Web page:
Bond knows he's done, and the tragedy of the picture is that he won't be allowed to lie down until he's thoroughly suffered. His friend, CIA agent Felix Leiter (Jeffrey Wright), saddled with an idiot apprentice named Logan (Billy Magnussen), knows he's done, too. In Cuba, before the virus begins its course, Bond and Leiter share a drink and commiserate about how you go to sleep one night and wake up to a world in which everyone is impossibly young, inexperienced, even stupid, and the life you've given to defending ideals is shown to be a life wasted. The bad guys have won and, besides, the ideals have proved hollow and insubstantial. Fleming's novels were always concerned with Britain's place in the world, the dying of its light in the flame of modernity; No Time to Die, with Paloma's joy, her athleticism and gender, highlights--in much the same way as Craig's concussive debut as Bond 15 years ago--how Bond is ultimately a dinosaur, barging in on his tech man Q (Ben Whishaw) mid-date with a gentleman caller like the relic he is. Before parting, Felix asks his friend to reassure him, "It's a good life, isn't it?" Bond does, though I don't know if he hears himself saying it, nor if he himself believes it. I love the doom of this film, the wisdom of it. It plays like a Longfellow poem to me, the James Bond movie that is the brother in theme to "My Lost Youth": an old man looking back at how things have changed since he was still fresh in the world and his thoughts were long. The Cuba section is important not just as the thesis statement for the picture, but because it's how Bond comes to be infected with the virus, "Heracles," named after the demigod who, once poisoned by the Lernaen Hydra's blood, builds his own funeral pyre atop Mt. Oeta in Greece. You could say that Bond does the same when, mortally wounded, he calls down an airstrike on himself and Safin's mountain/island fortress.
Bond loves Madeleine, and she loves him back. It makes them vulnerable, of course. When there's something in the world you can't bear to lose, you're vulnerable to its loss. Madeleine has a daughter, Mathilde (Lisa-Dorah Sonnet), Bond didn't know about. "She's not yours," she tells him, but that doesn't necessarily mean he didn't sire her. Bond takes it upon himself to protect Madeleine and Mathilde. In another superlative, character-building action sequence, this one unfolding in a fog-shrouded forest with SUVs erupting from nowhere like monsters from the Id, Bond carries Mathilde against him in imitation of the role denied him by the call of duty. When a gunman turns his attention on him in this pose, he's entirely helpless, cowering and in need of Madeleine to save him. Vulnerable. In the traditional elaborate prologue, we see a young Madeleine (Coline Defaud), the child of a murderer and a drunk, hunted by an assassin onto a lake of ice. She and Bond are both frozen still by the trauma of their losses, trying now to move forward together. But they can't. None of us can, the film suggests, not really. The past resurfaces for Madeleine in the form of her rescuer and of British intelligence services that exploit her for her unique connection to their most valued asset, Blofeld (Christoph Waltz). Bond accuses M of being the real mastermind behind the Heracles virus: the sponsor of a weapon carried by the entire human population but taught to eradicate only explicit targets. Like America's drone program and its "smart" bombs, the result is a lot of collateral damage and radicalization, justified, against any country that could make the anonymous dealing of death even more impersonal. Bond and Leiter are blunt instruments: inefficient and emotional. There's no room for them.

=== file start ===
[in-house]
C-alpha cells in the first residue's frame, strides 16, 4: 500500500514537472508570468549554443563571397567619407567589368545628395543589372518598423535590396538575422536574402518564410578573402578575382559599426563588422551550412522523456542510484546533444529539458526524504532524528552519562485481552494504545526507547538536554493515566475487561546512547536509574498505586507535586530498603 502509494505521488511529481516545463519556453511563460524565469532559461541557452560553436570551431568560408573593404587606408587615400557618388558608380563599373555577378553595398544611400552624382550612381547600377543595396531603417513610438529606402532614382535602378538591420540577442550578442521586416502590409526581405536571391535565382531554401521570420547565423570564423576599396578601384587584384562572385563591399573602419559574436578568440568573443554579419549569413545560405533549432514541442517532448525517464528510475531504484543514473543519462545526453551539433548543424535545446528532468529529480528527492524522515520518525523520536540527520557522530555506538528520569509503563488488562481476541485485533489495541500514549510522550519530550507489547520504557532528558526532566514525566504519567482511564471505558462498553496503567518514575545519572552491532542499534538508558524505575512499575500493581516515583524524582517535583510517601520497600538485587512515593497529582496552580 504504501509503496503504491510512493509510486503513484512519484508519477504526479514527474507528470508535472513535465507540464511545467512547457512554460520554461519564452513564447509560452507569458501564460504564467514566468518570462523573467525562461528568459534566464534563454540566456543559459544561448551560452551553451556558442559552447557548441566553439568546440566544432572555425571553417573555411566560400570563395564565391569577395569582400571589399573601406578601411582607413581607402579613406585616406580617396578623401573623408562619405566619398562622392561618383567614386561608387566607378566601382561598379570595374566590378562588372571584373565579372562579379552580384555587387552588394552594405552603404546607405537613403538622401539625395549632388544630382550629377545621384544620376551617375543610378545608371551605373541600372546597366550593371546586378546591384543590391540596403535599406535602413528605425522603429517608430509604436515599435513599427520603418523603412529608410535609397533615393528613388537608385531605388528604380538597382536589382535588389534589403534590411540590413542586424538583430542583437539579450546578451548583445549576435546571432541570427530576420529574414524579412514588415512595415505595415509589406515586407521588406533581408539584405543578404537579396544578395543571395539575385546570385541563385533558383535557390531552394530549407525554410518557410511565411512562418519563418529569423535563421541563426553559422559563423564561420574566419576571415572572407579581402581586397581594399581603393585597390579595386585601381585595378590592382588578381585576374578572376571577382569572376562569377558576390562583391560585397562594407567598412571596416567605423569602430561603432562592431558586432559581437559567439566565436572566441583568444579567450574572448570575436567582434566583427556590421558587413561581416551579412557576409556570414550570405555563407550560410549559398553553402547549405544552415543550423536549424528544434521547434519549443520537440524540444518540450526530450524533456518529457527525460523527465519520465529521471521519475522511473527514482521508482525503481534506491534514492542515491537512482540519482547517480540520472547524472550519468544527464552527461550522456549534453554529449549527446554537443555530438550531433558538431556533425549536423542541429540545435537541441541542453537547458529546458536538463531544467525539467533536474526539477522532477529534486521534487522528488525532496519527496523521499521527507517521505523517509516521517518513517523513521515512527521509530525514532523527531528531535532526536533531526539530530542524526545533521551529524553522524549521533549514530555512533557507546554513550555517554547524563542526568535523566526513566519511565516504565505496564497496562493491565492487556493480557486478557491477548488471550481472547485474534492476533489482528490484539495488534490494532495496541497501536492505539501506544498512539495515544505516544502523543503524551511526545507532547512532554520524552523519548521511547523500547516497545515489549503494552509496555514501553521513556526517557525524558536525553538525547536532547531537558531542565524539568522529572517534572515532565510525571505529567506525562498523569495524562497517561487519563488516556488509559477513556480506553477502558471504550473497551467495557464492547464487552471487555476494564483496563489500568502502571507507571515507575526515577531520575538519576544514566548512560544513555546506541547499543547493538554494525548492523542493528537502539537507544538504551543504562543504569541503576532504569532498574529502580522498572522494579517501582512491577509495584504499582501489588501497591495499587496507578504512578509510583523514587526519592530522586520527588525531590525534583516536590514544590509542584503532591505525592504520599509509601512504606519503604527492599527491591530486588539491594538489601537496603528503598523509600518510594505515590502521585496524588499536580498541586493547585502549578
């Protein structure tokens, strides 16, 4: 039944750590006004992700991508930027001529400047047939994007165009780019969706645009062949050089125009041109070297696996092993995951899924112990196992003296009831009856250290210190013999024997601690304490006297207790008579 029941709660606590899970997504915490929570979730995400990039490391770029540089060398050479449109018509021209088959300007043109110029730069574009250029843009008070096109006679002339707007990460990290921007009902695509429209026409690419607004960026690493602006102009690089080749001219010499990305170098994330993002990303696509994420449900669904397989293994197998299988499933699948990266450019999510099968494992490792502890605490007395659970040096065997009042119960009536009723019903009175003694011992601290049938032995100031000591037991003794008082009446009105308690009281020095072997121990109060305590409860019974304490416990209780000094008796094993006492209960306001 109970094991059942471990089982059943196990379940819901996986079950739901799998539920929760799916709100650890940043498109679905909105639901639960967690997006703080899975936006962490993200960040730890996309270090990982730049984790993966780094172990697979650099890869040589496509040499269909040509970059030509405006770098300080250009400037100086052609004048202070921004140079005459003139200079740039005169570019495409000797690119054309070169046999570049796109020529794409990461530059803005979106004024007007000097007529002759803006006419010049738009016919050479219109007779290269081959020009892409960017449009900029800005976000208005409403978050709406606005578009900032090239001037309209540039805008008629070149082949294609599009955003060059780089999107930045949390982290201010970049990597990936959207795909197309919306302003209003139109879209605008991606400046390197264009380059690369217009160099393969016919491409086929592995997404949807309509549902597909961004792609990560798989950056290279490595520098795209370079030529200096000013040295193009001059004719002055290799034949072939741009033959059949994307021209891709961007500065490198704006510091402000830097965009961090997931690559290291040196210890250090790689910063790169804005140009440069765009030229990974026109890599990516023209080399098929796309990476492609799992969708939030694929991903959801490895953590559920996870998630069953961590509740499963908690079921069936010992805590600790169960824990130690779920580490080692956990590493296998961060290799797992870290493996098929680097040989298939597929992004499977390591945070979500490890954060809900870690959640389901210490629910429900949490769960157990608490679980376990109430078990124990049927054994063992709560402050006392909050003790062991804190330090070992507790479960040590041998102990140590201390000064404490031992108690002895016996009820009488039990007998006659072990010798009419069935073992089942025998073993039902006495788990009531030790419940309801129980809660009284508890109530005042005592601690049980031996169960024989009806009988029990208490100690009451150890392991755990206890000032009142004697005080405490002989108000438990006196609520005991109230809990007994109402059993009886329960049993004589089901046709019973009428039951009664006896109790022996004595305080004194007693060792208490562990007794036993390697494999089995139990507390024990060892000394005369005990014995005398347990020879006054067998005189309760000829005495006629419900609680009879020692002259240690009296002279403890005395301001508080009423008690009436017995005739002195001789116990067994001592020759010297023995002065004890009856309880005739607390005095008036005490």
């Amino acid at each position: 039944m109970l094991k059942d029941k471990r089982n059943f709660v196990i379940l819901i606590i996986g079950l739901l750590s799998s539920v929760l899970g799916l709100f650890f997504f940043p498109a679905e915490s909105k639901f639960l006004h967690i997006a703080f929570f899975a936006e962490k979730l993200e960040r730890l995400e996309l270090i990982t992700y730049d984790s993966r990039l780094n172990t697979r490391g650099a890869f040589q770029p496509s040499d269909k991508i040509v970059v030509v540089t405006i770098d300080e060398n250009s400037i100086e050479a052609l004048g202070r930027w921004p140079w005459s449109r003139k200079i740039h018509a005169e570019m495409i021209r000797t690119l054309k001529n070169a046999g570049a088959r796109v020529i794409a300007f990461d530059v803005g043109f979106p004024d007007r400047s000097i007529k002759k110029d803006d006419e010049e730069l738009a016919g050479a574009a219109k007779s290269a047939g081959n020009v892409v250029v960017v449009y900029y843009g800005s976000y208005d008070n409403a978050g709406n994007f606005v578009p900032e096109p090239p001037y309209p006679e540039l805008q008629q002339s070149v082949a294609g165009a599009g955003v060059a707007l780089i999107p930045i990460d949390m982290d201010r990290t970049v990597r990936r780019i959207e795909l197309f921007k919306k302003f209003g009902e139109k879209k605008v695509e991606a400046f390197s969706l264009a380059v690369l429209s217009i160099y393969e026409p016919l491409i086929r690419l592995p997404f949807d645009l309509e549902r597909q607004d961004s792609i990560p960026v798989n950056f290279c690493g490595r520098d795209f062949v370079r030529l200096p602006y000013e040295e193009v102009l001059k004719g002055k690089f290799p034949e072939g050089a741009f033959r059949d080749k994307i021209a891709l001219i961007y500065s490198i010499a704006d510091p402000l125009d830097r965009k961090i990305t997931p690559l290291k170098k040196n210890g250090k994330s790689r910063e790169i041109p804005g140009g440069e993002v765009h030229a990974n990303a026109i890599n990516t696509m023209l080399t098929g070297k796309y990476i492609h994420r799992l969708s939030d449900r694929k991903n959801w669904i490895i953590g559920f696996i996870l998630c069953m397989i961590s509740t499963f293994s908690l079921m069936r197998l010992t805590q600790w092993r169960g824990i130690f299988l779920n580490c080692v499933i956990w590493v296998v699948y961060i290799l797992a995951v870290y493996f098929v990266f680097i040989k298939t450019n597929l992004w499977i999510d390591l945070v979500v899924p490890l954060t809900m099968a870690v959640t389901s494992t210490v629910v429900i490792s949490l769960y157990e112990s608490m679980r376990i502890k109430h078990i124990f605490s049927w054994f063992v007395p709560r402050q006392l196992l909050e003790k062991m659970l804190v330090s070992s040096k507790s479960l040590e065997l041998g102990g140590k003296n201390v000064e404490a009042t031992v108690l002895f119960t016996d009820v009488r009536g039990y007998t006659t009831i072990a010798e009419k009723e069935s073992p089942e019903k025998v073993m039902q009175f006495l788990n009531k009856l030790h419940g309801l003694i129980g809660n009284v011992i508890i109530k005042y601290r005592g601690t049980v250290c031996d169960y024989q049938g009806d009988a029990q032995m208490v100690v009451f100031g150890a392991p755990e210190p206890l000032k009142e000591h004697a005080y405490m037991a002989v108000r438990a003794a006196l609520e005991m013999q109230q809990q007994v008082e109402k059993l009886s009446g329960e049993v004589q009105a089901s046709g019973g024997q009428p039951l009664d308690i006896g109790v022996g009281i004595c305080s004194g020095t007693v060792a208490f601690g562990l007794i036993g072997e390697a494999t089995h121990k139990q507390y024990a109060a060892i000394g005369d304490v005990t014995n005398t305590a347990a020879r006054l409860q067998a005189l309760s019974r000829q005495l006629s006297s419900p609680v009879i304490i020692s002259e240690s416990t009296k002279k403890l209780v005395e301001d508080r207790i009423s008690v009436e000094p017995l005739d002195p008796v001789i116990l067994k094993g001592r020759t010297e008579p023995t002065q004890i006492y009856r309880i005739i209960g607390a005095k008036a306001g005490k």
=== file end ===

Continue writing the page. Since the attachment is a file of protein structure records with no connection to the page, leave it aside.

It feels appropriate, how No Time to Die takes its time to tell its tale, spreading out into this last, long walk for Bond the same way Denis Villeneuve's Visconti-like adaptation of Frank Herbert's anti-colonial Dune expands beyond the limits of a single film's running time. Products, both, of a collective crossroads, they feel like the profound changing of a cultural guard, redrawing lines around what is permissible and reconsidering definitions of heroism in an age of venal political expedience and cowardice. The myth of the righteous cowboy was largely debunked once in the films of the 1960s and '70s, only to be resurrected in the self-esteem '80s. Personally, I'm of a mind that in this, our time of plague, as we witness heroism not in a saviour but in groups of people fighting a battle they can't win against a corporatized machine dispensing disinformation and bile, the myth of the lone hero is dead, maybe for good. Here Bond, too late, understands--as most of us understand too late--that the only possibility for happiness is in rejecting the things that take us away from the people we love in the service, secret or otherwise, of masters who care not at all about our lives. There's been scuttlebutt about how Safin's plans seem opaque. Who does he want to kill? Why is he planting a garden of horrors? Yet I think he sums it up in a quiet moment before everything goes to shit: "Life is all about leaving something behind." Craig, because he's an exceptional actor when asked to act, registers it. The dialogue between Safin and Bond goes on for a while, and Fukunaga lets it. It's not unlike Pacino and De Niro's momentous tête-à-tête in Heat, except that it leads to mutually-assured destruction. After a quarter-century of disappointment and disaster, we're at the stop on the atrocity exhibit where there's nothing left but to spend what time we have with the people we love but can't protect. And to tell stories of when we thought we had enough time left to make a difference. Indeed, all the time in the world.